There are many reasons why an organization would change itself over the course of its history.
There might be a merger (think FedEx Office, formerly known as Kinkos), or the name may be outdated or even offensive (think Aunt Jemima). In most cases, the organization has evolved enough that their original name just doesn’t quite fit anymore.
This is a huge deal for the organization. It can take a year or two to identify the right name and execute the legal due diligence to protect the name. From there, the company needs to communicate with all of the internal stakeholders and help them not only to understand the need for the change but to be excited by it. Depending on the organization’s structure, internal stakeholders will be the entire employee base, the board of directors, the customers, and, if you’re a nonprofit, the donors and volunteers.
After all of that work is done, the organization needs to decide how to unveil the new name to the general public.
And this is where it can go awry very quickly.
Unfortunately, most organizations invest 90% of their time and attention on the public unveiling when really it shouldn’t be more than 10-15% of the total effort.
Why? Because the truth is, the general public is not the critical audience for this news. They don’t have a vested interest. They’ve probably never engaged with the company, and the name change isn’t something they care about, other than as a point of temporary interest.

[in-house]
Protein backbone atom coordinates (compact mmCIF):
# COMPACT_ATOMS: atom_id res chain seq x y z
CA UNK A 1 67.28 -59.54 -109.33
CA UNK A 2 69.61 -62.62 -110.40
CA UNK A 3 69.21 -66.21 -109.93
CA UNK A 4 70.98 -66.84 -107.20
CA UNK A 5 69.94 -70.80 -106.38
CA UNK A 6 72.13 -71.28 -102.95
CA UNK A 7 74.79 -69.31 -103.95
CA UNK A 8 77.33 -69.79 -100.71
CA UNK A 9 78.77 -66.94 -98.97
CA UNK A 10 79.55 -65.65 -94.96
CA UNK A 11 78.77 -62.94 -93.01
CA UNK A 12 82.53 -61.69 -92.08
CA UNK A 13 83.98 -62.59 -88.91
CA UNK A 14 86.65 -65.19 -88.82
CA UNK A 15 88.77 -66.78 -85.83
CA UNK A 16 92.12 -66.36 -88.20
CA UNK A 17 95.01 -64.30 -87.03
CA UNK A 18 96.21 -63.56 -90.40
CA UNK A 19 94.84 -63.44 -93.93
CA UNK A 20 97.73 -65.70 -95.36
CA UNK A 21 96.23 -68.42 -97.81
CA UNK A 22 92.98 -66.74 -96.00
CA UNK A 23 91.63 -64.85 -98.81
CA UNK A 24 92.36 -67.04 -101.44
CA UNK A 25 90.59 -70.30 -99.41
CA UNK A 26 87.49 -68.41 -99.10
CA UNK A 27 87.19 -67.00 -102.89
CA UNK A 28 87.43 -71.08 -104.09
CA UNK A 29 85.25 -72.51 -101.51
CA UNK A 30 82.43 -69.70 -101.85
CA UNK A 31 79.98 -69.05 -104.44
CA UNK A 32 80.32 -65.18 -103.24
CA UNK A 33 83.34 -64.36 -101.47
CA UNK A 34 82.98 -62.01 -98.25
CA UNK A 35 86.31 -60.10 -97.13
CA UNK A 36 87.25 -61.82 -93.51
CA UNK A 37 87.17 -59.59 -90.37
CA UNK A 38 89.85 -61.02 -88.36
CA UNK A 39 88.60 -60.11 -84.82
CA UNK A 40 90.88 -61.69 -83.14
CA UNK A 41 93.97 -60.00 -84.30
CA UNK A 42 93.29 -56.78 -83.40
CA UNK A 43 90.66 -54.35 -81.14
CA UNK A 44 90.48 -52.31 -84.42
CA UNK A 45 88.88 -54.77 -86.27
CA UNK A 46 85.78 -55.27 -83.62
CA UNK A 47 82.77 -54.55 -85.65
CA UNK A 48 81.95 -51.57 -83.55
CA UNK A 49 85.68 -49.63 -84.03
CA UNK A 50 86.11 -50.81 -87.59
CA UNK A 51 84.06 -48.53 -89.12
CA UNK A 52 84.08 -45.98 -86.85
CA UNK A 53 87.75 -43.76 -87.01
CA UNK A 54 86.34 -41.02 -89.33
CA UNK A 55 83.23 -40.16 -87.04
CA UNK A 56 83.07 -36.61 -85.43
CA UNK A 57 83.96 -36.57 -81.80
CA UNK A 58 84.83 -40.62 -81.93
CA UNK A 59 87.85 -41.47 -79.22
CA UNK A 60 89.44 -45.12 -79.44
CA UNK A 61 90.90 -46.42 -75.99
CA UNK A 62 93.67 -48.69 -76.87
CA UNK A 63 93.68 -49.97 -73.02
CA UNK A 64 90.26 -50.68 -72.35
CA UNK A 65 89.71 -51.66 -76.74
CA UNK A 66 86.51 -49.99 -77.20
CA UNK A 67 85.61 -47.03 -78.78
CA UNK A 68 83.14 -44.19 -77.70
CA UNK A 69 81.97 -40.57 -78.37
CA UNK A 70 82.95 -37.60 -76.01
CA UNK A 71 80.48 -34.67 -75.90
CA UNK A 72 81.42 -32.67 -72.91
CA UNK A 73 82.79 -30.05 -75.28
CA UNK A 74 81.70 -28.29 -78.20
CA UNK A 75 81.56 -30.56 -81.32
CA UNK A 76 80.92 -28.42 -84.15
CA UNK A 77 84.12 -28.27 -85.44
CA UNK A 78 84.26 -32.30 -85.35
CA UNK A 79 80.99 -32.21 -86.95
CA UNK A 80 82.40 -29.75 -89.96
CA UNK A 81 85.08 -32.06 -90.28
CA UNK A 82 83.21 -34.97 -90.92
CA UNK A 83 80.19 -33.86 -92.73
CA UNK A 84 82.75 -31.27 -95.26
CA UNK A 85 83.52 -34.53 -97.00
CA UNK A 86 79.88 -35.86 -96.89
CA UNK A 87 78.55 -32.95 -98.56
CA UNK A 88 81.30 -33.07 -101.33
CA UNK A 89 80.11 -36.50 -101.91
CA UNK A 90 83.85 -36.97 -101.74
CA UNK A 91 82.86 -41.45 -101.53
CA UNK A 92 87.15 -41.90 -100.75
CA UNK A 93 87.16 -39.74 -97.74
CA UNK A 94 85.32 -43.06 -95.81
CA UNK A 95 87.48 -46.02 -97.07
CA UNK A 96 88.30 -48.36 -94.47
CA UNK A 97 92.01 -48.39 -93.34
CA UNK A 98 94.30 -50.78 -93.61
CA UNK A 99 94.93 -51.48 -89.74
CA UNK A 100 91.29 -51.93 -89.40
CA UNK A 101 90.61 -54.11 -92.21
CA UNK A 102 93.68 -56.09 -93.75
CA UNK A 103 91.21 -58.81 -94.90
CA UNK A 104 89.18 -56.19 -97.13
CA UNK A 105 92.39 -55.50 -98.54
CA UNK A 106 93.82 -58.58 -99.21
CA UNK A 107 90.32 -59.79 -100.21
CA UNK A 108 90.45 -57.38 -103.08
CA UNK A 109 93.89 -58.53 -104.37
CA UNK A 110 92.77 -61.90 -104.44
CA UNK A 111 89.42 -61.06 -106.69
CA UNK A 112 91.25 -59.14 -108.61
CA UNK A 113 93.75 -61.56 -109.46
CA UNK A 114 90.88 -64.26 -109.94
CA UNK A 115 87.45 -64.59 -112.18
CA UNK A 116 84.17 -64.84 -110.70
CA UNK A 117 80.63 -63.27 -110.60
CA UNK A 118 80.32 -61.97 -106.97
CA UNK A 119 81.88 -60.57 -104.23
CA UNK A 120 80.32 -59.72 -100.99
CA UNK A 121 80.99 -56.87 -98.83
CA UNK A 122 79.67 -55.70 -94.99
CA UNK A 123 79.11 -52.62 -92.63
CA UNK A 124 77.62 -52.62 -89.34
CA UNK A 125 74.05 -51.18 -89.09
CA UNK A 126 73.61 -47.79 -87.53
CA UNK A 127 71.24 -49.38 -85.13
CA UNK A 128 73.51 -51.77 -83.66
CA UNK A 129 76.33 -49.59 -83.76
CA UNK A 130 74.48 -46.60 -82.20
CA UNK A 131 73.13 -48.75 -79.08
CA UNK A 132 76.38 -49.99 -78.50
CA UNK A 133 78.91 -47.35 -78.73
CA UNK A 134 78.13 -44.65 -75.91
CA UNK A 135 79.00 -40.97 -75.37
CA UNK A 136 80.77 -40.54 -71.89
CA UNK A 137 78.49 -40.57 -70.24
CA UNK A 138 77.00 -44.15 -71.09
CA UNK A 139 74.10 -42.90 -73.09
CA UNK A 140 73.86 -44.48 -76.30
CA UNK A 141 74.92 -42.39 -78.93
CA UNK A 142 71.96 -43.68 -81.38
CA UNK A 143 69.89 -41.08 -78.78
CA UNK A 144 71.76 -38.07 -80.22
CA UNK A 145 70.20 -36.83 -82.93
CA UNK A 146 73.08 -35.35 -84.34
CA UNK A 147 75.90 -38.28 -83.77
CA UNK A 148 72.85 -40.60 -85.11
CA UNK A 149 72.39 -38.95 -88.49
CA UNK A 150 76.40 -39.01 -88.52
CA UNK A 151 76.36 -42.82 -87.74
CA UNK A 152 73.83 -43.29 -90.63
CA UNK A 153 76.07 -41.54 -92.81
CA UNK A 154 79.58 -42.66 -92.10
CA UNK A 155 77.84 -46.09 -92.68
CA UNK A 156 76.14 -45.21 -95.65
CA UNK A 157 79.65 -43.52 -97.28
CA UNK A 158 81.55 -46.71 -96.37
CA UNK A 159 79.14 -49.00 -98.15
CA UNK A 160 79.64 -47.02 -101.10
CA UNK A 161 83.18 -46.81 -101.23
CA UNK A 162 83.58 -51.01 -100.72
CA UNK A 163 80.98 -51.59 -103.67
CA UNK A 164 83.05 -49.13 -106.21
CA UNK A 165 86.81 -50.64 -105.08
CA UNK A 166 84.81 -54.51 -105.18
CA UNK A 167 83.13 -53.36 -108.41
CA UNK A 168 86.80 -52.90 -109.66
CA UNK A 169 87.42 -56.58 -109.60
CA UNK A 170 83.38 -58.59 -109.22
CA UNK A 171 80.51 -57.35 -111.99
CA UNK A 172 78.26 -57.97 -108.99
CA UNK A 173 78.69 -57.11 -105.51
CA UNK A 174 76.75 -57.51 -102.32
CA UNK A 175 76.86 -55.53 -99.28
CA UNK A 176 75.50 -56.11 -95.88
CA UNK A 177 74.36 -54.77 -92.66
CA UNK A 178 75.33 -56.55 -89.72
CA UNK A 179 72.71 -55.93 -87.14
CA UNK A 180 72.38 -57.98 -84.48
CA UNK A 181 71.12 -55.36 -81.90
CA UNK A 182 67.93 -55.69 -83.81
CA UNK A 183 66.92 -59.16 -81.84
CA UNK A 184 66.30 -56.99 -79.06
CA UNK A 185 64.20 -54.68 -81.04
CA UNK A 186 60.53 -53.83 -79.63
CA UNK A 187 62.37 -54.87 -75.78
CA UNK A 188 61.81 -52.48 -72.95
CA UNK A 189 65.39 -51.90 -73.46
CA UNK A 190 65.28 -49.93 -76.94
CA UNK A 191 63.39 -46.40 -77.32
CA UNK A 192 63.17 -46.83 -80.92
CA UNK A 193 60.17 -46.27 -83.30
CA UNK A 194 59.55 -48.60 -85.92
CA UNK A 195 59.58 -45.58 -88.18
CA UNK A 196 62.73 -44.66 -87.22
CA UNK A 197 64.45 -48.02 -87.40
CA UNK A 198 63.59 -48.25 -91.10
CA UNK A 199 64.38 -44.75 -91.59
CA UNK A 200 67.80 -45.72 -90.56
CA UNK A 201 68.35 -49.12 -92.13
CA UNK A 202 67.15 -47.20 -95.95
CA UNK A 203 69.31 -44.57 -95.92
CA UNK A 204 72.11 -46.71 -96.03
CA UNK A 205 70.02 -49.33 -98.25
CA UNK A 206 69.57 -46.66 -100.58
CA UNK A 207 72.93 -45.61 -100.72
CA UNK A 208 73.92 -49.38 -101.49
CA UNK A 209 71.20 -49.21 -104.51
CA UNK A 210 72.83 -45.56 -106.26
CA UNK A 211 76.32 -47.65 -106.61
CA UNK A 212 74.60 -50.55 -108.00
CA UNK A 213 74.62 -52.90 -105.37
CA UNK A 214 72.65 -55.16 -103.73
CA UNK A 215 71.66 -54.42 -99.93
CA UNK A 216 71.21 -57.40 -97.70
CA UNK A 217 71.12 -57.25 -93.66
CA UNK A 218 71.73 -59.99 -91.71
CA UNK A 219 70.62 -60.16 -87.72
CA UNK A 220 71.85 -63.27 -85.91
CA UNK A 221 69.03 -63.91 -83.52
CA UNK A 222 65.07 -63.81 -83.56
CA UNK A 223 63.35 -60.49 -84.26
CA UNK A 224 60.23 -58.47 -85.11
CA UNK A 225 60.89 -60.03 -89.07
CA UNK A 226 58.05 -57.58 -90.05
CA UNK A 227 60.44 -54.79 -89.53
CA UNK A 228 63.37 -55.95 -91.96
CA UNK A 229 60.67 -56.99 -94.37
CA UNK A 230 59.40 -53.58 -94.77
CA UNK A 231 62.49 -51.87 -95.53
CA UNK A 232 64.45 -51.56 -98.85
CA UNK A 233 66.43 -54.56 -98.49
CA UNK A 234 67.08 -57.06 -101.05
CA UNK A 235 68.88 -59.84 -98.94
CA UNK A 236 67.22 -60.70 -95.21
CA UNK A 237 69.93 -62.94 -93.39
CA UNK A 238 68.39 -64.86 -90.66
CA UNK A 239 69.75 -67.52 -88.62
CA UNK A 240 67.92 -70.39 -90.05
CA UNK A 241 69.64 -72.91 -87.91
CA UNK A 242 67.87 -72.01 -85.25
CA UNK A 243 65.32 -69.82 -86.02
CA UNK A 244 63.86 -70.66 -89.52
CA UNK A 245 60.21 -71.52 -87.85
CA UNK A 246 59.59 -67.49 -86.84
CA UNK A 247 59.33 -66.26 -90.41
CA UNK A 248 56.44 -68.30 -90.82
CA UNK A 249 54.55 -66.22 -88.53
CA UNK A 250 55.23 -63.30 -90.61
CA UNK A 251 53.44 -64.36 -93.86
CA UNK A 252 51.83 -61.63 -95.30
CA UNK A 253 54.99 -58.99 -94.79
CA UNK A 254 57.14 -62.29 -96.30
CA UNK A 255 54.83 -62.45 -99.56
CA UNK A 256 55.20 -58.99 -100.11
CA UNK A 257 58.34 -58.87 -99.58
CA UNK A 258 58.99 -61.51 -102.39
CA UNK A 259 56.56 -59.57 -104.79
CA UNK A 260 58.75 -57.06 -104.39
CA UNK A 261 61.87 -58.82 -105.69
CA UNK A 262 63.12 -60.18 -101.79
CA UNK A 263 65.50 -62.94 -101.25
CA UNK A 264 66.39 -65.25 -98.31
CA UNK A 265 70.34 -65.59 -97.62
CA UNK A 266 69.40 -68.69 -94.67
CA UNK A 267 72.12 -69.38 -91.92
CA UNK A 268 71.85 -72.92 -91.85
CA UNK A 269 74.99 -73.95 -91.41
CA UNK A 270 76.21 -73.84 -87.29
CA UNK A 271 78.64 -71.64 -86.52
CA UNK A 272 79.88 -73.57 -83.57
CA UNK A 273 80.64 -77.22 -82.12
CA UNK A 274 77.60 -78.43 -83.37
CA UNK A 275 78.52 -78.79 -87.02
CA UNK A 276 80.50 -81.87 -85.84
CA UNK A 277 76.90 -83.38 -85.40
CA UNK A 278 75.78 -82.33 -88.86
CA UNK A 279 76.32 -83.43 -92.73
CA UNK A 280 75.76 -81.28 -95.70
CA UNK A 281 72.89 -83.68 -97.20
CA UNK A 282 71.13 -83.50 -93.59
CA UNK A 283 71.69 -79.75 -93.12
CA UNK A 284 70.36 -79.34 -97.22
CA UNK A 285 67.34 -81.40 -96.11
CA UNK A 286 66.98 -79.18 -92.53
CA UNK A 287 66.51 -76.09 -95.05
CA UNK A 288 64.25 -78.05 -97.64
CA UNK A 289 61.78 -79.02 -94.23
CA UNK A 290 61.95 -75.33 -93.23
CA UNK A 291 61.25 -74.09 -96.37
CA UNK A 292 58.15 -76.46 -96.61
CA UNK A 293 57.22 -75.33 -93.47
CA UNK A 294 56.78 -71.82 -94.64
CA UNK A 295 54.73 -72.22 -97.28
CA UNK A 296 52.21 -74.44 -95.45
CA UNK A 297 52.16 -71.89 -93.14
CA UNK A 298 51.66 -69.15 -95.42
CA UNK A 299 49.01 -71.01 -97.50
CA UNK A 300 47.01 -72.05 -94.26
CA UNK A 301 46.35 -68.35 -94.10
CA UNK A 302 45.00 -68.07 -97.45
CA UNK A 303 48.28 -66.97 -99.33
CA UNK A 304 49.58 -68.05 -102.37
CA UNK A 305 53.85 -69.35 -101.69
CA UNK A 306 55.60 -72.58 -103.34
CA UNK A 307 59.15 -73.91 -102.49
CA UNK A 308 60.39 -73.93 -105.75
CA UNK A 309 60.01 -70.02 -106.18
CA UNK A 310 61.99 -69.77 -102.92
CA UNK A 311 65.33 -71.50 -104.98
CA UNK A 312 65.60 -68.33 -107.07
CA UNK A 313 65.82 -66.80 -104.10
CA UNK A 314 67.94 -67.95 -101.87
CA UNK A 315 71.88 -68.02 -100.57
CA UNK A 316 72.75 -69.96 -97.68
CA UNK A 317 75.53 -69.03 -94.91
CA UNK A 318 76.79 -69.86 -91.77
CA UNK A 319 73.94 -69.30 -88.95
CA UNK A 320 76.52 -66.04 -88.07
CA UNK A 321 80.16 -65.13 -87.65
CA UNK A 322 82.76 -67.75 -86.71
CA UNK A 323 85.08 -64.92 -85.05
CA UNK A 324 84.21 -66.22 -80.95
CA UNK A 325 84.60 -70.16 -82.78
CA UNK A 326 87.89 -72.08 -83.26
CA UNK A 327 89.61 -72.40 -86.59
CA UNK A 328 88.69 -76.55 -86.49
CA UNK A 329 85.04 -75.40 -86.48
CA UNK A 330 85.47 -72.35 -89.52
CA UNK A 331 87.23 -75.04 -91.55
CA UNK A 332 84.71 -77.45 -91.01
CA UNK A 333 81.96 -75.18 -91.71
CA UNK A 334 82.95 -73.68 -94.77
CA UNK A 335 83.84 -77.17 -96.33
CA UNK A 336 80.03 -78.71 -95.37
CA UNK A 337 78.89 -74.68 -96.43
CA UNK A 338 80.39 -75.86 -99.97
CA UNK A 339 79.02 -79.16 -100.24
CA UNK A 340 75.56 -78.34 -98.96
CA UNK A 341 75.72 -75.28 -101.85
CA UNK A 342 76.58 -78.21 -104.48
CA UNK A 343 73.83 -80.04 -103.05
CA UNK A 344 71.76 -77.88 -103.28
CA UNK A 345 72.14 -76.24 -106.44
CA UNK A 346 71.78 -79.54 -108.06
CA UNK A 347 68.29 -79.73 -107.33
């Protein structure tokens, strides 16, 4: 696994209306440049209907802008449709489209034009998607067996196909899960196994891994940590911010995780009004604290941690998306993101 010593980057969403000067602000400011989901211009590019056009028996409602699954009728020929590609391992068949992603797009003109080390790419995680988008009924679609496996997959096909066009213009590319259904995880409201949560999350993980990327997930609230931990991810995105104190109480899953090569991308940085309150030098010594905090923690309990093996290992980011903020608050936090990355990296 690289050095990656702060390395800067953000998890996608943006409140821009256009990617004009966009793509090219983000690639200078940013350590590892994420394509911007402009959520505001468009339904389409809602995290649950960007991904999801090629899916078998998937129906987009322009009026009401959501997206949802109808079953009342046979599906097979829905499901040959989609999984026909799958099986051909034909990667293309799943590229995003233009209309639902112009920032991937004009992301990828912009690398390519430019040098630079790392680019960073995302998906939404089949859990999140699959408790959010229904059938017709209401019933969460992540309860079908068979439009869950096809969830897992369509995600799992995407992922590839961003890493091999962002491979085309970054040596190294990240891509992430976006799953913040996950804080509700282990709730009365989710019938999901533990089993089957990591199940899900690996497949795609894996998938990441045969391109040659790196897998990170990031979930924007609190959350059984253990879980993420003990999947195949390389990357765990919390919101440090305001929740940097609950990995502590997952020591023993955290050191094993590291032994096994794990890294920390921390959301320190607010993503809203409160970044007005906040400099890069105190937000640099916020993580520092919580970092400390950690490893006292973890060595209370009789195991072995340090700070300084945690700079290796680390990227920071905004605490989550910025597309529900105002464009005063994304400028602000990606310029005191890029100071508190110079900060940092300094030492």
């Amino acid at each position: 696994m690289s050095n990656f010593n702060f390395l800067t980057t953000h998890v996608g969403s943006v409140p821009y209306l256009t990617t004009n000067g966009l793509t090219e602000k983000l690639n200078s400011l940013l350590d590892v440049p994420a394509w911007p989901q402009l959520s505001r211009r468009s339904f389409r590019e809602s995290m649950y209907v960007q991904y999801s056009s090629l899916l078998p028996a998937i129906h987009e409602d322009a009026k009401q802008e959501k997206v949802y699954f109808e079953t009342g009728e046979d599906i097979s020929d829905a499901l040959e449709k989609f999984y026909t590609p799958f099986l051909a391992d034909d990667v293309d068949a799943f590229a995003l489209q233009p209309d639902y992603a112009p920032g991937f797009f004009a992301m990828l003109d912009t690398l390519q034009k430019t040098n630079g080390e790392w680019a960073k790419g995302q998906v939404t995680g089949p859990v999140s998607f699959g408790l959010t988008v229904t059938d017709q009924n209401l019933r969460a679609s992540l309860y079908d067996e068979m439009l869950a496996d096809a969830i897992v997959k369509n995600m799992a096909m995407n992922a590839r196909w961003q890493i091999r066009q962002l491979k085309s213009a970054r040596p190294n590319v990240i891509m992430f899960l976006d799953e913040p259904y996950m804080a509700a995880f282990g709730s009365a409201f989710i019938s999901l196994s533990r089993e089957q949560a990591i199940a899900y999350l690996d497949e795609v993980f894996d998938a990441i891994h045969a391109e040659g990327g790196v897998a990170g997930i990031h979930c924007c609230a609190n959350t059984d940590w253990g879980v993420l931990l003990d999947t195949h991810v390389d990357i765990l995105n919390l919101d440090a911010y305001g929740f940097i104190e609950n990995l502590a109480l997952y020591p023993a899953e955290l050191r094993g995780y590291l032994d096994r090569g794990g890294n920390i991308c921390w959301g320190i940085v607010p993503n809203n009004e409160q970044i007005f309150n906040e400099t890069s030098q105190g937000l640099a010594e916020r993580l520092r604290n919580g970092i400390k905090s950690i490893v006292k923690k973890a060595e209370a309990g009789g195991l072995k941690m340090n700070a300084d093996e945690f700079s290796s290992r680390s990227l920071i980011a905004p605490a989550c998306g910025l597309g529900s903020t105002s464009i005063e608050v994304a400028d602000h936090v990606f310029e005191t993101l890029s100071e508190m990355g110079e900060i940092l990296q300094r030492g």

To an outsider, this is like a young man who is heading off to college declaring that he doesn’t want to be called Bobby anymore. He wants to go by Robert because it feels more grown-up.
Bobby’s family and friends will do their best to change how they address him, but underneath it all, he’s still the same person and the name change is just another reminder that he’s becoming an adult. It’s a surface change to them.
It’s not that the company’s name change isn’t important. It’s just not that important to them.
Who it really matters to are the people who know and love the organization.
The cost of getting that time and attention equation backward is pretty significant. When you have a group of people who are very invested in the organization, who have strong feelings for the brand, and who care very much about how the brand serves its customers, you don’t want to under-communicate with them.
You also want to orchestrate those conversations carefully. This is not a mass email sort of announcement. The people who have proved their loyalty to the company deserve better. Depending on your organization’s size, you might hold in-person department meetings or, at the very least, a company town hall to share that you are changing the name. More important than the fact that you’re changing the name is why you are changing the name.
The timing on this is critical. You can’t tell your internal audiences about the rebrand on Monday and announce it to the world on Tuesday. In most cases, you need to give them a week or so to process.
But if this is a top-secret rebrand with market implications, you need to change your strategy. Have those internal conversations, tell them that a name change is coming and the reasons behind it. But don’t tell them the name. You have to assume that the day your internal audiences hear the name, it is now public knowledge.
Next week, we’ll cover how to structure those internal conversations and how to articulate the reasons for the change in a way that will have everyone on the same page.
This was originally published in the Des Moines Business Record, as one of Drew’s weekly columns.